The Hong Kong government's ban on the wearing of masks at public gatherings seems, at best, a half-measure and thus is unlikely to be enough, on its own, to quell what is clearly an orchestrated uprising. The need to do more is palpable, yet Chief Executive Carrie Lam Cheng Yuet-ngor clings to the position that further measures are not yet necessary.
Without putting too fine a point on it, Hong Kong is staring at something perilously close to anarchy. It is no exaggeration that ordinary citizens for whose future the rioters claim they are fighting live in daily fear. Few would want to leave home after dark and risk being caught in the middle of violent street clashes. The sheer senselessness of it all is truly scary.
Against this brazen challenge to law and order, anything less than a full-throttle response cannot but scream timidity, if not a dereliction of duty. As lawyer and statesman Cicero from ancient Rome once wrote, salus populi suprema lex, which translates from Latin as "the welfare of the people is the most important law".
What baffles is why Lam and her Executive Council, having decided to brave criticism from the usual suspects and invoke emergency powers, stopped at just imposing the ban.
Why not authorise pre-emptive arrests and detention of known hard-core rioters and the masterminds behind them? Why not expel any foreigners caught instigating or worse, directing rioters if charging them is not an option? And freeze bank accounts suspected of being used to channel money to pay the rioters?
Other immediate steps that can be taken include weeding out fake reporters, clamping down on deliberate misinformation, disabling the platform rioters use to exchange encrypted messages and expediting court hearings. All these are directed at one objective - cripple the rioters and their backers to ensure a speedy return to law and order. They are entirely defensible against the expected carpings of opposition politicians and human rights advocates.
All this is not to suggest that the ban is ill-conceived. It should have some deterrent effect as it takes away the anonymity which gives protesters the false courage to break the law. This may make the less radical among them think twice, especially those with enough sense to know they have a whole future to lose.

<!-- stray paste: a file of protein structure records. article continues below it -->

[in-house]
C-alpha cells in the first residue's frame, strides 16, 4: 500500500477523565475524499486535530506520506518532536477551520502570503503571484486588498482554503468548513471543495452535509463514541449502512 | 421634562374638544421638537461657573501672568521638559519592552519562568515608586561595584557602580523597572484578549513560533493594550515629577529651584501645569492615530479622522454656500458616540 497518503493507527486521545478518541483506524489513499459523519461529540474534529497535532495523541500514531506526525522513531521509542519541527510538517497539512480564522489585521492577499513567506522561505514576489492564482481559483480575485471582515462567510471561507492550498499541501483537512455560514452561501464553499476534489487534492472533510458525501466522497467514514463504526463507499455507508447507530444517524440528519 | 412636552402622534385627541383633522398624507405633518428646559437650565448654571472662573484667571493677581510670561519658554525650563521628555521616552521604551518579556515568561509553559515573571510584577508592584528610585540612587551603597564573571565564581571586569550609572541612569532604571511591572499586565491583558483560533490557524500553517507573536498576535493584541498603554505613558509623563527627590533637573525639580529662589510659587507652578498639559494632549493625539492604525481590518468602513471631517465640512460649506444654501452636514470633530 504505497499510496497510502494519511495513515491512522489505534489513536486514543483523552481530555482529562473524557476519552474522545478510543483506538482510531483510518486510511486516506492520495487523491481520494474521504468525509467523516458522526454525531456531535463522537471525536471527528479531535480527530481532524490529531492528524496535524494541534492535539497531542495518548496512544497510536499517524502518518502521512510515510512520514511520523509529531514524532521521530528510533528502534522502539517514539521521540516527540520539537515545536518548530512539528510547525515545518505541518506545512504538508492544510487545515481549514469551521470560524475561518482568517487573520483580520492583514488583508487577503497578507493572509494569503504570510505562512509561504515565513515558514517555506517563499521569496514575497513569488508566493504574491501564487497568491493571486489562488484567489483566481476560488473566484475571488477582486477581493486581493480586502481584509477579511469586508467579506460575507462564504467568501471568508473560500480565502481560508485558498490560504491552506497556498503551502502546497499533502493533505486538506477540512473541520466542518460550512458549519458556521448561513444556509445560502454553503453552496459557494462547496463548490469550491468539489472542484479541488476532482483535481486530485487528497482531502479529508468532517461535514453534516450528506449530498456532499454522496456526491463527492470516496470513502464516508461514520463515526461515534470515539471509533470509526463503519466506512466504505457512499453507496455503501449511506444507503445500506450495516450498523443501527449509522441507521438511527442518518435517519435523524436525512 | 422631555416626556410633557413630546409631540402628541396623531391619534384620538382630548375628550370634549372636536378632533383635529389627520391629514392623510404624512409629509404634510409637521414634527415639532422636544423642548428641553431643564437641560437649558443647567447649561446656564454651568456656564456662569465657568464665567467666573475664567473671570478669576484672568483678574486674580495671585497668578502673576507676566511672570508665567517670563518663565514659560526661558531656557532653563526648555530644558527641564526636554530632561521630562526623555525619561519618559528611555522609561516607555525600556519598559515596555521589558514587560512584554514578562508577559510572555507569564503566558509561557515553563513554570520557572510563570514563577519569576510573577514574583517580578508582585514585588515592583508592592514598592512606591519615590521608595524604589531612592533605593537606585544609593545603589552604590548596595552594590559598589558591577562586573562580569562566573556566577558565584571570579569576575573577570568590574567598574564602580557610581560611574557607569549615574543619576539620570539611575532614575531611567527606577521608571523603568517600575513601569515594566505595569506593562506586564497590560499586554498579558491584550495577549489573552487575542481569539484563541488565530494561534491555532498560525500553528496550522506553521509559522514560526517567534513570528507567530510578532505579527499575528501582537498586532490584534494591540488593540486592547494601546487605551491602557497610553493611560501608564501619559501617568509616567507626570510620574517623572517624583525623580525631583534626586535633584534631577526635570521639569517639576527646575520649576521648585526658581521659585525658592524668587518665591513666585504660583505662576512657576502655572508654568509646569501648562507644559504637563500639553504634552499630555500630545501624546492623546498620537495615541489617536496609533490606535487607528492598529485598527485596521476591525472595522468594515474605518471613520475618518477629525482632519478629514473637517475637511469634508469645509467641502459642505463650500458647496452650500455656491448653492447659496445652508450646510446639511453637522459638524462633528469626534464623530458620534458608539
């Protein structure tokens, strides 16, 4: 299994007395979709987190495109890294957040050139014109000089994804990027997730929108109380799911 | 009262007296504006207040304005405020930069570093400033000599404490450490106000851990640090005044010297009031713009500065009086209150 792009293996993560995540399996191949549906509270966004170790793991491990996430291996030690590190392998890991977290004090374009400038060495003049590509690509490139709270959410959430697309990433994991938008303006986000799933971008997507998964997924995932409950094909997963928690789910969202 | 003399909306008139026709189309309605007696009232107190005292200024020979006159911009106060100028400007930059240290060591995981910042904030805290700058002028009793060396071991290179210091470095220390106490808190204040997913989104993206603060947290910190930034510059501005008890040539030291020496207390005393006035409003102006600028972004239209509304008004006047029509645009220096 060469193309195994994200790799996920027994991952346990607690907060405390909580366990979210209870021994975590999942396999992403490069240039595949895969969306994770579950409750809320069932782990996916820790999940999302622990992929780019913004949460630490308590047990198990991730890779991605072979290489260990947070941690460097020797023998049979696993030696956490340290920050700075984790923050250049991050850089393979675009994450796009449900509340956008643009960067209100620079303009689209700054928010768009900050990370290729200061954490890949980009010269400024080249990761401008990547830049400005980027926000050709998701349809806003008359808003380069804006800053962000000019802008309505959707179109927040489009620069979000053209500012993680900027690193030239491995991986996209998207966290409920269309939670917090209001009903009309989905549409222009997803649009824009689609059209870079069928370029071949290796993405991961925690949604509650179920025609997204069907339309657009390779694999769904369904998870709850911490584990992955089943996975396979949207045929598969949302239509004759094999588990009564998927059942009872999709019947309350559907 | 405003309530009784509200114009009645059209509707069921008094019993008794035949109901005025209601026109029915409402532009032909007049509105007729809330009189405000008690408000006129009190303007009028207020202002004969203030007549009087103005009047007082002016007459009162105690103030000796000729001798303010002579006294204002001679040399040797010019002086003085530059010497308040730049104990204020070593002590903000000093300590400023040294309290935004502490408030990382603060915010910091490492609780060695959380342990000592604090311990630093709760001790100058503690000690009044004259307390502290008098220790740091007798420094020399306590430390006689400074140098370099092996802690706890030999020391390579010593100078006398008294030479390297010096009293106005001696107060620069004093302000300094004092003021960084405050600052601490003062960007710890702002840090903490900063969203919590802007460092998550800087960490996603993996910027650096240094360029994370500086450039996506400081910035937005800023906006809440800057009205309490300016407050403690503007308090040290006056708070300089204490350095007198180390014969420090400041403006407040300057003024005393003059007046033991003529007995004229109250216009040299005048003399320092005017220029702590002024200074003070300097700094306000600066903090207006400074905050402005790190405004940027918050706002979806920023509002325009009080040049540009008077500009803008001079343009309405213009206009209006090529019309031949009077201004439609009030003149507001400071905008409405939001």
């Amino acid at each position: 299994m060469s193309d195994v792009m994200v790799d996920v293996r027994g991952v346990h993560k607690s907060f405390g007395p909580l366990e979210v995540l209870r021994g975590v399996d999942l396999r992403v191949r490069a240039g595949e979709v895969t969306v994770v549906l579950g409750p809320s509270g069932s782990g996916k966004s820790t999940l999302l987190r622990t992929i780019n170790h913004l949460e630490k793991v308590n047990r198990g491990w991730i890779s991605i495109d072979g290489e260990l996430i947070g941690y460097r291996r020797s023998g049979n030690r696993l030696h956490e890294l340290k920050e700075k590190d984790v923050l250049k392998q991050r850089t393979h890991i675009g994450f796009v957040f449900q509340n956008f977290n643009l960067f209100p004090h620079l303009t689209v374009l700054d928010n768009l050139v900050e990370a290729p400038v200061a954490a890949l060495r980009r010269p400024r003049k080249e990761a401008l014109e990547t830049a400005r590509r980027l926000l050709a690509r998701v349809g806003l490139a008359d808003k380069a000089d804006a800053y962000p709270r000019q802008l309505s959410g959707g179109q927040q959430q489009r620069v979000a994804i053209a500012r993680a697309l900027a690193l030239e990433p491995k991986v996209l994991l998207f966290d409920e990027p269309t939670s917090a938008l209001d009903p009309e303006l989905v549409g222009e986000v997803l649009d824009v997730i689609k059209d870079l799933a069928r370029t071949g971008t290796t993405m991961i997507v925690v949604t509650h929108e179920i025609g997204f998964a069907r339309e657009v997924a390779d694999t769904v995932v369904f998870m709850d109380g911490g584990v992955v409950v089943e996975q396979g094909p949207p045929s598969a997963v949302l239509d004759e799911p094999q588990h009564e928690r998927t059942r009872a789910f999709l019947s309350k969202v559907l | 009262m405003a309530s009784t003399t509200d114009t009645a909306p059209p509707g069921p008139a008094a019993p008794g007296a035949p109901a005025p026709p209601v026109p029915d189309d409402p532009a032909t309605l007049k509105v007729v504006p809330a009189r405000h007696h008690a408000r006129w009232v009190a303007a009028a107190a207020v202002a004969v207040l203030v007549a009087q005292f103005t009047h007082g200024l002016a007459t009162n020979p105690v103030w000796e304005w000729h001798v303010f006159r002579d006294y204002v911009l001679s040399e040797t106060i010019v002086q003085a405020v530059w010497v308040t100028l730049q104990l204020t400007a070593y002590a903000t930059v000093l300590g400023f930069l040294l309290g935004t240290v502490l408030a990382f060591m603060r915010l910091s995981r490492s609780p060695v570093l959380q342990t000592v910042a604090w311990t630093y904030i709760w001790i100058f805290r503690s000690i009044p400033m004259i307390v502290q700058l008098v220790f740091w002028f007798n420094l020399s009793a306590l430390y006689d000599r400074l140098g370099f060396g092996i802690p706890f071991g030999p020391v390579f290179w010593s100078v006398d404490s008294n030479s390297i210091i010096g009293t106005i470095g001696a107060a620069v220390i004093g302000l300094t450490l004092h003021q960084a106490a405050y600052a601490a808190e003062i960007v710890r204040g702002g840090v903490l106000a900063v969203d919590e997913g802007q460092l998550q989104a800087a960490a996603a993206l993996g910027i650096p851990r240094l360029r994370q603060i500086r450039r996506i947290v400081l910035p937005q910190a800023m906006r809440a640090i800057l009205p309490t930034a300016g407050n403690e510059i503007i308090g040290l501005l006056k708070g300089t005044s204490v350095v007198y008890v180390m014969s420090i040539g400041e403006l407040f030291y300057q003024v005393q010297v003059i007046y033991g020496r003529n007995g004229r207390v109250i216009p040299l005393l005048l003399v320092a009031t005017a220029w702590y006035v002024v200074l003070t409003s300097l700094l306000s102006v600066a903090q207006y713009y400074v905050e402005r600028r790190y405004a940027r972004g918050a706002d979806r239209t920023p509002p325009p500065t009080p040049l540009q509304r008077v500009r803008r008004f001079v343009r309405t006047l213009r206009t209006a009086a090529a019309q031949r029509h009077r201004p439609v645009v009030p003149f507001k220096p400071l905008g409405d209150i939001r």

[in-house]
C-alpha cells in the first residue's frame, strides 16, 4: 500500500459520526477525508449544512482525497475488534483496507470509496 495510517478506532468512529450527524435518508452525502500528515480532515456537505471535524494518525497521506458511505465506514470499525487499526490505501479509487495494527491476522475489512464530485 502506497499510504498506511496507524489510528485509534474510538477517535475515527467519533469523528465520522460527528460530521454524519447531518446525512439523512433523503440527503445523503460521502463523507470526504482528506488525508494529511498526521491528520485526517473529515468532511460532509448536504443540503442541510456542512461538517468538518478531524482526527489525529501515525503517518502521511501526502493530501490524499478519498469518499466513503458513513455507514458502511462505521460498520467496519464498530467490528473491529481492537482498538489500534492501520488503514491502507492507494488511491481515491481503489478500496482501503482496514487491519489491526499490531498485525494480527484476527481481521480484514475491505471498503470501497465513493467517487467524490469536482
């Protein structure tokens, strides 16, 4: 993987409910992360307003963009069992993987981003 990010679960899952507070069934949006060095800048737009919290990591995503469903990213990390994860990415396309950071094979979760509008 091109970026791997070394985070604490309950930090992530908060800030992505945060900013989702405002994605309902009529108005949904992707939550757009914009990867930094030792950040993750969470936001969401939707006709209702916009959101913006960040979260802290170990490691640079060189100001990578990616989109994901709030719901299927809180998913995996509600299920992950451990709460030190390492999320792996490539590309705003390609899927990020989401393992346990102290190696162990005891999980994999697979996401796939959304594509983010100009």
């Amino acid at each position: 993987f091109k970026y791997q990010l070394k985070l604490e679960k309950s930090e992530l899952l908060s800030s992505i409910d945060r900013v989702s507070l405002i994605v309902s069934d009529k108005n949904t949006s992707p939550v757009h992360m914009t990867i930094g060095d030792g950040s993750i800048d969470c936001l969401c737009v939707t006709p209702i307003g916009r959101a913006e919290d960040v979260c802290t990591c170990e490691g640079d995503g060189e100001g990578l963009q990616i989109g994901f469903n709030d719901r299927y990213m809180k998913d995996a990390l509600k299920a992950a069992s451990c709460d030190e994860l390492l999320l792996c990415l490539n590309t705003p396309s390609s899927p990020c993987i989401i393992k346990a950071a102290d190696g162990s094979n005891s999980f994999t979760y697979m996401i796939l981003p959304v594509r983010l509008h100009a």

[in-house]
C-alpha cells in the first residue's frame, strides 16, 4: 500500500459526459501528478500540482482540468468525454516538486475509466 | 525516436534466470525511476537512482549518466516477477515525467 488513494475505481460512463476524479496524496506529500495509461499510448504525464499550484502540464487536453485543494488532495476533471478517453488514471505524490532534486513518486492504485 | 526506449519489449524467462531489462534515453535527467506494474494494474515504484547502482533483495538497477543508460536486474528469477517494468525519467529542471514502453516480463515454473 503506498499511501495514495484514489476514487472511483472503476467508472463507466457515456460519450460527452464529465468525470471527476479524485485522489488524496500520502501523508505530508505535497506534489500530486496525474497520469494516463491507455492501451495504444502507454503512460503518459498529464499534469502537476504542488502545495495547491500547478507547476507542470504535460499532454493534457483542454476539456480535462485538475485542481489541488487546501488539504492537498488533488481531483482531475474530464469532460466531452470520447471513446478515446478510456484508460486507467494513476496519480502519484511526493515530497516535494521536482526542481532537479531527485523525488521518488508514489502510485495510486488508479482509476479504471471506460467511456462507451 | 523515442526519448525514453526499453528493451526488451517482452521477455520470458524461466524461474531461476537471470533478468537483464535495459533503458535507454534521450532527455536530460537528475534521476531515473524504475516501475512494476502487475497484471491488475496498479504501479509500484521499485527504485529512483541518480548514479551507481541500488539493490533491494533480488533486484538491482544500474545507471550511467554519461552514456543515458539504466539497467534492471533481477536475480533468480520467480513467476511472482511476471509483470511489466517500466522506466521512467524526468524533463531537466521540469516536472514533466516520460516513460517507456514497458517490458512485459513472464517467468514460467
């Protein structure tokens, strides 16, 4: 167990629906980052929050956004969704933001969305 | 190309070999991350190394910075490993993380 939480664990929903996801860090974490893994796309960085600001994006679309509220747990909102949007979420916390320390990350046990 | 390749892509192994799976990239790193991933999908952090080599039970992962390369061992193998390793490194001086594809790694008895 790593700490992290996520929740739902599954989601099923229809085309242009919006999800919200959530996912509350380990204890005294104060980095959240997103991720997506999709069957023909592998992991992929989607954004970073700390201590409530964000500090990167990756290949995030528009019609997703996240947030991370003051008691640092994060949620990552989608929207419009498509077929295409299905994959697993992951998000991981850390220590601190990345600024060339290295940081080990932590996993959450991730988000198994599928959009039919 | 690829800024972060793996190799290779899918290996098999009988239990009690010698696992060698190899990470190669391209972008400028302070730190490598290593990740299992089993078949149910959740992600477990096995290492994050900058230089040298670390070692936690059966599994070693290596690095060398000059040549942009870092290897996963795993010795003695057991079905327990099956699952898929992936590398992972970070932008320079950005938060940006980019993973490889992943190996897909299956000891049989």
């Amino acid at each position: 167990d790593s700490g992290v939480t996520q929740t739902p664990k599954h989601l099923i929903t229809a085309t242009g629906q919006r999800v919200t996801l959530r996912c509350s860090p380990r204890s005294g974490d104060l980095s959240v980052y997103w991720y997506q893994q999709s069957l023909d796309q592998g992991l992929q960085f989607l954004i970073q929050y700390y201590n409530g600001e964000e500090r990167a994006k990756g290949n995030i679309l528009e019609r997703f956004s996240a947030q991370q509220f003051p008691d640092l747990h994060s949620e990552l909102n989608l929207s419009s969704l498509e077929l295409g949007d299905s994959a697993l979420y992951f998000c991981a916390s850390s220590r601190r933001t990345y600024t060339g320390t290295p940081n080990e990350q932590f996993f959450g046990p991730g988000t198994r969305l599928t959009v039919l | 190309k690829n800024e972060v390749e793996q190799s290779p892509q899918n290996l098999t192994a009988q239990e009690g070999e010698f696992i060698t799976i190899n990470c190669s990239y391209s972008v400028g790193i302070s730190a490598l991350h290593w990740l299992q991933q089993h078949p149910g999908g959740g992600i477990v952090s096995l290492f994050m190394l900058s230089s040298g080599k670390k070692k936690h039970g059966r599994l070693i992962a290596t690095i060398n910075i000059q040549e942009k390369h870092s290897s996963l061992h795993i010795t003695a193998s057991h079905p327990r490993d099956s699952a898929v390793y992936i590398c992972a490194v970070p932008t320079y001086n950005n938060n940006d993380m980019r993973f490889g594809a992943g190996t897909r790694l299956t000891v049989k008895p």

Meanwhile, there are two shortcomings which need to be addressed. First, without strict enforcement, the law is just a dead letter and will instead dent the Hong Kong government's credibility over time. But this requires overwhelming numbers of riot police at every flashpoint. The police may not be able to muster that at short notice. Therein lies the weakness - and the rioters know it.
Second, the ban leaves untouched the real culprits, the organisers and financiers who have been lurking in the shadows and are not so stupid as to expose themselves in the frontline. Not bringing them to justice means the initiative remains with them on when to launch the next wave of attacks. Surely this is the lesson from the Occupy Central demonstrations in 2014?
The situation cries out for proactive measures. Thus far, the government remains stuck in a defensive mode, opting to "listen to the people" through dialogue sessions and not do anything that may further raise the ire of the protesters.
In the meantime, the police are run ragged by flash mobs who can decide to strike here, there and everywhere and at any time they choose. How long the police can continue to hold up, in morale and stamina, is anyone's guess.
So why the hesitation still? Fear of damage to Hong Kong's international image? That, alas, is already in tatters. Vacillation and more lawlessness will not help. Is Beijing restraining her hand? Well, not long ago, President Xi Jinping told Hong Kong officials and lawmakers to their face that it was a disgrace if those in a position to do something to restore order chose not to act.
Further public outcry? But so what if there is? Lam's overriding responsibility is to restore order and sanity to Hong Kong, without which all talk of reconciliation, housing reform, job creation and so on is moot. This means taking bold action to shock and awe, not incremental baby steps.
In her own words, there may be just this one chance left for Hong Kong to save itself. She has to take it - now.
Leslie Fong is a former editor of Singapore's The Straits Times
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